August 25, 2009
Health officials say a 6-year-old Vicksburg girl died of bacterial meningitis.
Vshanti Washington died early Sunday morning at Blair E. Batson Hospital for Children in Jackson, Warren County Coroner Doug Huskey said. Washington was a 1st grade student at Dana Road Elementary School, school officials said.
Washington's family said she woke up Friday morning with cold-like symptoms, so her grandmother took her to the doctor. While in the doctor's office, Washington had a seizure and hit her head.
She was taken to River Region Medical Center in Vicksburg, Huskey said. The child was then transferred to Blair E. Batson where she died Sunday, he said. An autopsy performed Monday confirmed that she died of bacterial meningitis, Huskey said.
"We don't want her to be reduced to just an infectious disease," Washington' s aunt, Valtreasa Cook, said. "We want people to know that she was a little girl -- a little happy girl and she had a family that loved her."
Vicksburg-Warren School District officials learned of the child's death
Monday night. They have identified six children who came in close contact with the girl and have supplied those children with antibiotics, school officials said. The children were at a higher risk of contracting the virus because they were within three feet of the girl for at least three hours, health officials said.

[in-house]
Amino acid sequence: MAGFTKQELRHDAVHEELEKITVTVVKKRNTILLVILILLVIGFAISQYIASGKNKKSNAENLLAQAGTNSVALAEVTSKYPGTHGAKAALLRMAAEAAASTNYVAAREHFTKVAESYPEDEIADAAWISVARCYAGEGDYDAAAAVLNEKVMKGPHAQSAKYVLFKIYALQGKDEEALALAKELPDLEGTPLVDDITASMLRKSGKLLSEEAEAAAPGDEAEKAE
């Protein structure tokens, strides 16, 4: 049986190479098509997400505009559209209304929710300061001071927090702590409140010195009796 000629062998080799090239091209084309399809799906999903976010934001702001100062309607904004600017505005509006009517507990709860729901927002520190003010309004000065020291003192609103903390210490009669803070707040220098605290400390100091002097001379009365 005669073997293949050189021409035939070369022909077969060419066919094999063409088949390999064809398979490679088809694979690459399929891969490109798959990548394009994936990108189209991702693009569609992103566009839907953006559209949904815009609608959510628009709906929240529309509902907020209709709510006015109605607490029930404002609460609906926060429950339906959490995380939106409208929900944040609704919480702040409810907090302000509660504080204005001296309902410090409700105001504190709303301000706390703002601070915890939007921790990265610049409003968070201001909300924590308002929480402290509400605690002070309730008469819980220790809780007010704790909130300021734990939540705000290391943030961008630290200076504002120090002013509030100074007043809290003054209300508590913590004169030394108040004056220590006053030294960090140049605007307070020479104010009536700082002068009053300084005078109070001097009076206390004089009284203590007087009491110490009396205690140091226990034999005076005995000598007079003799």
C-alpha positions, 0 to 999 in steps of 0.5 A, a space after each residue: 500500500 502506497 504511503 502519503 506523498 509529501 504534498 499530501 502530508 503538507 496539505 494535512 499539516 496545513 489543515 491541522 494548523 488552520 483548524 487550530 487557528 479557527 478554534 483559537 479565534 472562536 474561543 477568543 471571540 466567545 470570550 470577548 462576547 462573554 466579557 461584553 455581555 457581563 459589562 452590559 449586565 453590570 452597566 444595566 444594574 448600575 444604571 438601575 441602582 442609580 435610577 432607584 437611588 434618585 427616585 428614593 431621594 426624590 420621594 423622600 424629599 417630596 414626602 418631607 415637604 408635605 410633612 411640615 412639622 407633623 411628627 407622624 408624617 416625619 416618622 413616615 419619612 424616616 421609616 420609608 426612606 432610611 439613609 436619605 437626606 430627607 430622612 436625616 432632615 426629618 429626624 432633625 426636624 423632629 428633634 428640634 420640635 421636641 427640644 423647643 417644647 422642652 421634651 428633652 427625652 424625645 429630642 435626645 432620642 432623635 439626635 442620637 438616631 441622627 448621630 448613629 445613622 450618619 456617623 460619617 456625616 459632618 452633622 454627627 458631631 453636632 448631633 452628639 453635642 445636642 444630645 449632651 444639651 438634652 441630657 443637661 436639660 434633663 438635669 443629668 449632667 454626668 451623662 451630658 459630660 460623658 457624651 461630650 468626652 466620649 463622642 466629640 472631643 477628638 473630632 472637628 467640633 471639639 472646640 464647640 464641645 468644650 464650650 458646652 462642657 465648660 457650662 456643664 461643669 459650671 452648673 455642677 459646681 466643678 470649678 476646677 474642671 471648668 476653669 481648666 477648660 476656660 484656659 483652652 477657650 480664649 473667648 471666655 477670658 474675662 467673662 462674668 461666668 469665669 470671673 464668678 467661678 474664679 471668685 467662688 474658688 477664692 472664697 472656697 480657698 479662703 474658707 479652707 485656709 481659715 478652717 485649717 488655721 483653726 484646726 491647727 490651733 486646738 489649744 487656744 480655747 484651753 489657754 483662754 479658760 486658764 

School officials were also contacting the parents of other children who may have come in contact with the girl. They are giving the parents the option of receiving the antibiotic, Refampin, which will be paid for by the health department, officials said.
Several local pediatricians and nurses were at the school Tuesday to answer questions from parents and students.
The most common symptoms of meningitis are headache and neck stiffness associated with fever, confusion or altered consciousness, vomiting, and an inability to tolerate light or loud noises. Sometimes, especially in small children, only nonspecific symptoms may be present, such as irritability and drowsiness.
Health officials said bacterial meningitis is contagious, but isn't usually
fatal. About 75 percent of those diagnosed with the virus fully recover.
However, patients may suffer central nervous system problems.